Justice Ahmed also pointed out that the CRA did not take into account Mrs. Shantakumar’s specific circumstances in their report, i.e. that she was seventy years old, supporting a disabled husband and daughter, and that she was solely responsible for paying the bills. Based on a recent case law precedent, Justice Ahmed reminded the CRA that a failure to consider a taxpayer’s submissions with respect to financial hardships constitutes a reviewable error. While the CRA advised that the reason these grounds were ignored was because Mrs. Shantakumar did not provide evidence of her circumstances, Justice Ahmed responded that they cannot ignore these types of grounds because evidence hasn’t been submitted. Instead, the CRA should ask for evidence when these types of grounds are mentioned in a taxpayer relief application.
Justice Ahmed asserted that Mrs. Shantakumar did not evade tax, but rather, tried to resolve the matter through the third party which files her returns and then later with the CRA. Justice Ahmed also concluded that had the CRA considered the totality of Mrs. Shantakumar’s situation and more accurately reviewed her tax history, it is possibly they could arrive at a different conclusion. Therefore, the CRA made a reviewable error that should be rectified upon redetermination.
Tax Tips: Taxpayer Relief Application
The CRA is very prone to making errors in their tax assessments and reassessments of tax returns and other submissions from taxpayers. This case is only one evident example that it even happens after more than one internal review involving numerous CRA officers. As experienced Canadian tax lawyers, we have spent most of our careers identifying these errors and, in turn, fighting the CRA. We continue to remind our society that the CRA must be corrected and held accountable for these types of errors. Most taxpayers therefore benefit from having a Canadian tax lawyer oversee their case.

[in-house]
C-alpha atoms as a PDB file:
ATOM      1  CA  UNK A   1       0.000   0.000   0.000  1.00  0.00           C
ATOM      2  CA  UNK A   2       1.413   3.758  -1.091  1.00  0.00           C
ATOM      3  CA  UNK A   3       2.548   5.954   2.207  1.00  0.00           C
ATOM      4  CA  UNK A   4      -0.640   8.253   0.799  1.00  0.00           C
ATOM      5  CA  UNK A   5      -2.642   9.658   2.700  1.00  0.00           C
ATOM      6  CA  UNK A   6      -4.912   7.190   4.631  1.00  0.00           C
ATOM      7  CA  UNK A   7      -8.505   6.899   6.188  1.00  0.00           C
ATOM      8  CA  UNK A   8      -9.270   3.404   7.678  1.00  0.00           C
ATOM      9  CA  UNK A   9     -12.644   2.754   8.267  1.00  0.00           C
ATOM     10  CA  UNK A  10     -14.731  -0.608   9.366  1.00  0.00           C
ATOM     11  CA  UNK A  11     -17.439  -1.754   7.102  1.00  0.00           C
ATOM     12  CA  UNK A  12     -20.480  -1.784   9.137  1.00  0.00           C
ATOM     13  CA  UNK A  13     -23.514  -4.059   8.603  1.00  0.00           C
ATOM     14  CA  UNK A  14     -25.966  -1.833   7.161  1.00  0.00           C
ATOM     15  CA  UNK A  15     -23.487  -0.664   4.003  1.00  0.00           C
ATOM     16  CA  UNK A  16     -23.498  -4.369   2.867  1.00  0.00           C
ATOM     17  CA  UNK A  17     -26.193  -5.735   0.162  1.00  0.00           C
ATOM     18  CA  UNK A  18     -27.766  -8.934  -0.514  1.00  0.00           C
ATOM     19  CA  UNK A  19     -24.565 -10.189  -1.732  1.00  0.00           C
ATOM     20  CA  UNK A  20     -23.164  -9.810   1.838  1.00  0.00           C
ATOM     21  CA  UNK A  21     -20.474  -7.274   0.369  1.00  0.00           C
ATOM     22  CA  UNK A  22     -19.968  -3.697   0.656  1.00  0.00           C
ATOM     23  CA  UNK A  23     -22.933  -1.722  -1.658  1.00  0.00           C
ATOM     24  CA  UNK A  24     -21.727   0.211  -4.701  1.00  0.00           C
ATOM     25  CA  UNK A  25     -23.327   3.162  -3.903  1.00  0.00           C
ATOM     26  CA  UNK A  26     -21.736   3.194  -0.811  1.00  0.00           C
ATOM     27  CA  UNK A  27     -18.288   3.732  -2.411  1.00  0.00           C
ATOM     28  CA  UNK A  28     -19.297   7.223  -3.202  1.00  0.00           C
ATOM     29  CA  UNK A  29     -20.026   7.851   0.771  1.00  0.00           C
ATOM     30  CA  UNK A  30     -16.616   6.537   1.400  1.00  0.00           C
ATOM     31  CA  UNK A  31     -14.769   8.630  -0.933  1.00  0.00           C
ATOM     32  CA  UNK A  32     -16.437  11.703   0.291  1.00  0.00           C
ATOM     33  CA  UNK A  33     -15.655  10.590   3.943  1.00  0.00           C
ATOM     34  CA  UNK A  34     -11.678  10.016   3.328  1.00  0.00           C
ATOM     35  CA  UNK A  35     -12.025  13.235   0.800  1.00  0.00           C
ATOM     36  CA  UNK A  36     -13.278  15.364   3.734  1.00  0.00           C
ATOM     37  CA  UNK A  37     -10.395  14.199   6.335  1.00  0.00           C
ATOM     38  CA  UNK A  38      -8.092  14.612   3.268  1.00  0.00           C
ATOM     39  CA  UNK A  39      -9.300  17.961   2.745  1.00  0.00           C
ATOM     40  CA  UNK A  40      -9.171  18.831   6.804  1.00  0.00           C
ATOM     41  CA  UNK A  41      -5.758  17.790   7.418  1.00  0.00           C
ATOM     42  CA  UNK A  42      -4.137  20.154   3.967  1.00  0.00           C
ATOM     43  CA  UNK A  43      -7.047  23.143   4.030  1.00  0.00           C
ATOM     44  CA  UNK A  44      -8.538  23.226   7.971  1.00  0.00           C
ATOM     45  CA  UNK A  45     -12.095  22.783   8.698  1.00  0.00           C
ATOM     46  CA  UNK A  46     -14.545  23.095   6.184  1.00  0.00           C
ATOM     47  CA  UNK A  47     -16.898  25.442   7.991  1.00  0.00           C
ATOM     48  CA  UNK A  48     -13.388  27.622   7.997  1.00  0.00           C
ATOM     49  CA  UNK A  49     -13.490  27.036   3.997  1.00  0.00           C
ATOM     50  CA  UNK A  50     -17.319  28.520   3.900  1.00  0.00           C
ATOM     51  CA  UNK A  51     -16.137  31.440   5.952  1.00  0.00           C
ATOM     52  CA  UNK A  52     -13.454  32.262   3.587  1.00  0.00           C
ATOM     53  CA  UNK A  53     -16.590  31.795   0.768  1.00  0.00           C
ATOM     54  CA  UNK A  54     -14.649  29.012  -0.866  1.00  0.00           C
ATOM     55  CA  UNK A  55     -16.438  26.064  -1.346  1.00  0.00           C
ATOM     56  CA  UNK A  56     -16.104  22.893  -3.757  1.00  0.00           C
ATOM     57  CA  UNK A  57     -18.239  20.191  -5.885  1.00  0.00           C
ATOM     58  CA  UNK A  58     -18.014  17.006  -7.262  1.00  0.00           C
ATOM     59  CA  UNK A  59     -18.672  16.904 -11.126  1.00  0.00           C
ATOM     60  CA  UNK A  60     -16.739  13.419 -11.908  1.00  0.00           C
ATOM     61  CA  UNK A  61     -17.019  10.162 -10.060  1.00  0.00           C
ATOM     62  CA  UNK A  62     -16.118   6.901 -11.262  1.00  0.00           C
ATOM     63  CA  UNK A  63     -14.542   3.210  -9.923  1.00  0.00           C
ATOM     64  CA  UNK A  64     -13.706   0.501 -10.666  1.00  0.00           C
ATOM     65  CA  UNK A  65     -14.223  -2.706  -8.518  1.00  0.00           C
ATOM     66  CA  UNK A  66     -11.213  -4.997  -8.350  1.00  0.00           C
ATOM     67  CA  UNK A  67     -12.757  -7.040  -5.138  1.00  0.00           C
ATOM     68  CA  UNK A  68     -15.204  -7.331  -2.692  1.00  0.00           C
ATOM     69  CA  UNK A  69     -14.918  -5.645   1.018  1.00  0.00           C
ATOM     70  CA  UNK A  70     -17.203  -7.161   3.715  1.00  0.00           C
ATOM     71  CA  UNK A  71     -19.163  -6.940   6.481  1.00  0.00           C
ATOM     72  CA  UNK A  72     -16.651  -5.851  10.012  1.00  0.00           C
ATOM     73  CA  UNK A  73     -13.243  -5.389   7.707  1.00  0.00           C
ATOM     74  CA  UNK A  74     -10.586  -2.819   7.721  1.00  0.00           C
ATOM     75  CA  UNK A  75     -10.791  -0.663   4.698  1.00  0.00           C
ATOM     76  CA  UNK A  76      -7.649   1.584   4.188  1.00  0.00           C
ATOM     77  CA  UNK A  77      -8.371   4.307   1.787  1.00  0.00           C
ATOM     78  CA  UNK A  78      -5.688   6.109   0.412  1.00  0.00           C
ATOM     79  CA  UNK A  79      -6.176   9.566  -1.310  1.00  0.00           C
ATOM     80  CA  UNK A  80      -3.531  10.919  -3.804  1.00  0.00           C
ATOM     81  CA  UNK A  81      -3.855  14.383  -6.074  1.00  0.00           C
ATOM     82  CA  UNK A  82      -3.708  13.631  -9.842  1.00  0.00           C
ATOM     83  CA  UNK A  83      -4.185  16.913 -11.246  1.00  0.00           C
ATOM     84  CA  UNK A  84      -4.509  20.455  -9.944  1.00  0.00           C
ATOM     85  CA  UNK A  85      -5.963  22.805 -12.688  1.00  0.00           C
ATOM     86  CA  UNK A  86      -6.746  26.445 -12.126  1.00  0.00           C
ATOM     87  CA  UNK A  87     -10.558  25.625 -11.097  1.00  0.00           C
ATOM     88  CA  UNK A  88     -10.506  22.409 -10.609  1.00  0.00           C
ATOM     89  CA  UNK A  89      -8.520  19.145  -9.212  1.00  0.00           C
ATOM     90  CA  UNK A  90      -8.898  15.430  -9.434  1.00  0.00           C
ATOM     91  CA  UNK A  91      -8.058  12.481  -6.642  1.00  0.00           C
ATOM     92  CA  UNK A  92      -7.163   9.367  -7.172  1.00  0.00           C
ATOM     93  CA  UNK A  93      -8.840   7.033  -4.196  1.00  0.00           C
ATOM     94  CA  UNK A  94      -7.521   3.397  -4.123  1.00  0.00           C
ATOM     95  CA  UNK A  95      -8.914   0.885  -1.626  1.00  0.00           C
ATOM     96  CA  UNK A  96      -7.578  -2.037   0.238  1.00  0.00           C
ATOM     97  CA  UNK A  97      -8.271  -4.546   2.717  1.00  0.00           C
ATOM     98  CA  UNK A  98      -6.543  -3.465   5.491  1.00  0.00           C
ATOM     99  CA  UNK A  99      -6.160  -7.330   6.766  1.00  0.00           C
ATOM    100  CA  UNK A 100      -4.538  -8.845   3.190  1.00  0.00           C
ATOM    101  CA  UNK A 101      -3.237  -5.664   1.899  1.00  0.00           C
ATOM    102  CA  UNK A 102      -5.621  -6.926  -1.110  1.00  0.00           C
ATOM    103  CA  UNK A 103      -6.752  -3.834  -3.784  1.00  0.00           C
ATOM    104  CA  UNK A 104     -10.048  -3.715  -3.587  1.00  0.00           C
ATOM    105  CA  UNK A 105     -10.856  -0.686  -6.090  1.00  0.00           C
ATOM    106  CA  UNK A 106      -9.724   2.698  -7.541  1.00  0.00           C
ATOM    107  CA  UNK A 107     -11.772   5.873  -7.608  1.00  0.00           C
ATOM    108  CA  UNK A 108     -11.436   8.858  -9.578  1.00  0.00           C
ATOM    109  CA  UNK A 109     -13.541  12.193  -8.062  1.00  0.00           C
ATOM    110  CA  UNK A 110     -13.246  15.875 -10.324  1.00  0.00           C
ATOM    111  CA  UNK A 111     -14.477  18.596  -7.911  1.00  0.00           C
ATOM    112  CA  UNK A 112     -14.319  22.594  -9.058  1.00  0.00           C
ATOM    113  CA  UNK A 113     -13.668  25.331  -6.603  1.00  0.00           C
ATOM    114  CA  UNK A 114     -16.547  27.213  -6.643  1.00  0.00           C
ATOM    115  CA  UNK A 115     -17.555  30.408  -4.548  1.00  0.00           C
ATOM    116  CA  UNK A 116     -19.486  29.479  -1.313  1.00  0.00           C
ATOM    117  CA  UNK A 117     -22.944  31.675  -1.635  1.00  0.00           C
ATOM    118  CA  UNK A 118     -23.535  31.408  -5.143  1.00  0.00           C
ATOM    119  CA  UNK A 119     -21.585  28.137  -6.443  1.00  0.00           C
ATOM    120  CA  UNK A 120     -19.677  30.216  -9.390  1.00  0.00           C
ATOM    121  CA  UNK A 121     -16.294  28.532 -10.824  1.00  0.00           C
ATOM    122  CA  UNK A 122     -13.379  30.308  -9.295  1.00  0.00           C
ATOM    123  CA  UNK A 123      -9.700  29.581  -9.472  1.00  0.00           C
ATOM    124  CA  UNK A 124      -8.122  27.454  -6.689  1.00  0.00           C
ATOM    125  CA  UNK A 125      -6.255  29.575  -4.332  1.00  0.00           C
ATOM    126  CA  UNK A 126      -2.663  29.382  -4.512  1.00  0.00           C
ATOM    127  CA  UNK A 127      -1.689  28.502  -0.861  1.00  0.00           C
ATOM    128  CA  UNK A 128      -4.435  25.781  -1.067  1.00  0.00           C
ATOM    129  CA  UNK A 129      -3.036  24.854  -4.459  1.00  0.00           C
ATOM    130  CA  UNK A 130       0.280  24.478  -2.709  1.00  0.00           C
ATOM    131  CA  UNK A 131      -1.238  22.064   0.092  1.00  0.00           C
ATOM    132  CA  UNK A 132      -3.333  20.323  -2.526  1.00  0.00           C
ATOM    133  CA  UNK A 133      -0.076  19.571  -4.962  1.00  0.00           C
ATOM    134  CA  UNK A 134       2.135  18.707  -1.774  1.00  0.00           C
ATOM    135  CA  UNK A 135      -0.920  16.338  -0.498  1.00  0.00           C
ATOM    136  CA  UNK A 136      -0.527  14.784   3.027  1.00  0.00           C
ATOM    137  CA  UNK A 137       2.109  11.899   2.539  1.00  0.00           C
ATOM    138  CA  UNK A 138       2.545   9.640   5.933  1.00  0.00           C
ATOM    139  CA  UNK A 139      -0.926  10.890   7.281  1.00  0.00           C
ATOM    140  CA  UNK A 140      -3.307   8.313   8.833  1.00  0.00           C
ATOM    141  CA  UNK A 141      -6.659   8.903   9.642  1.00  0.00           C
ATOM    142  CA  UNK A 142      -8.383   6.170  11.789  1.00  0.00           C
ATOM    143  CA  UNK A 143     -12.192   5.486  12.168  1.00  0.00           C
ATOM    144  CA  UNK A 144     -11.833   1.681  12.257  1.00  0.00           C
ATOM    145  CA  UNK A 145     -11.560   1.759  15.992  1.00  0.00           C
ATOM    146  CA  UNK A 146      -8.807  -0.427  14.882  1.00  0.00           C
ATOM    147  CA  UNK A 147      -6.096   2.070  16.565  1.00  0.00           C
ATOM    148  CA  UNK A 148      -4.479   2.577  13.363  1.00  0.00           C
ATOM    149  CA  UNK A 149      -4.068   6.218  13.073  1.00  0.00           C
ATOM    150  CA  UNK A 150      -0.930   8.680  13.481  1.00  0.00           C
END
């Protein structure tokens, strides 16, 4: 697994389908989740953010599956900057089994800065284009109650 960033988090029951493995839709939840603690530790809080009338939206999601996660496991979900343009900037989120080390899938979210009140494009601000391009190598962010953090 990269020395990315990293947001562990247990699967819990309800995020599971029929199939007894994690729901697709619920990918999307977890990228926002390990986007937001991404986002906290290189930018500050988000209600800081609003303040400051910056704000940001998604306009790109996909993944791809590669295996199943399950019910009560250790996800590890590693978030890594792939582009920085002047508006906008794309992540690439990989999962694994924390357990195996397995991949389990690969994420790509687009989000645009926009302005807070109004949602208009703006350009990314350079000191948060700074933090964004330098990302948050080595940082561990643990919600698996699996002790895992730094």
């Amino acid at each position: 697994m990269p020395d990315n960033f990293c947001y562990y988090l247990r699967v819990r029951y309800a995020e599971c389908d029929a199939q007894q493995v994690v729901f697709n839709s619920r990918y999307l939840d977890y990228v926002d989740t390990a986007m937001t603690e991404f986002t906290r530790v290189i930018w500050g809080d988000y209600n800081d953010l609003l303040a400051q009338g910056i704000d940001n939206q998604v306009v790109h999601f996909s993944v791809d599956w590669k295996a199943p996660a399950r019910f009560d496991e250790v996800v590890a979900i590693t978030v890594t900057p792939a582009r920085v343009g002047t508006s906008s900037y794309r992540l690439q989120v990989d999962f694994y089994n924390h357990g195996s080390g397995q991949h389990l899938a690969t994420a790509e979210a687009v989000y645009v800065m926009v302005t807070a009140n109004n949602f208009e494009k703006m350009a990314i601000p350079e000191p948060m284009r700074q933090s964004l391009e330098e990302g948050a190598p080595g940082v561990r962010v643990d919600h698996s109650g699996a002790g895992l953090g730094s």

Further, disadvantaged individuals filing taxpayer relief applications should be sure to include any human rights grounds or circumstances which exist, even if providing the appropriate evidence could be delayed. As our society continues to evolve in a manner where equality is an important consideration, our court system continues to place emphasis on these grounds, putting some pressure on the CRA to do the same. An experienced Canadian tax lawyer can help define these grounds accurately and effectively, and thus maximize a taxpayer’s chances for success.
"This article provides information of a general nature only. It is only current at the posting date. It is not updated and it may no longer be current. It does not provide legal advice nor can it or should it be relied upon. All tax situations are specific to their facts and will differ from the situations in the articles. If you have specific legal questions you should consult a lawyer."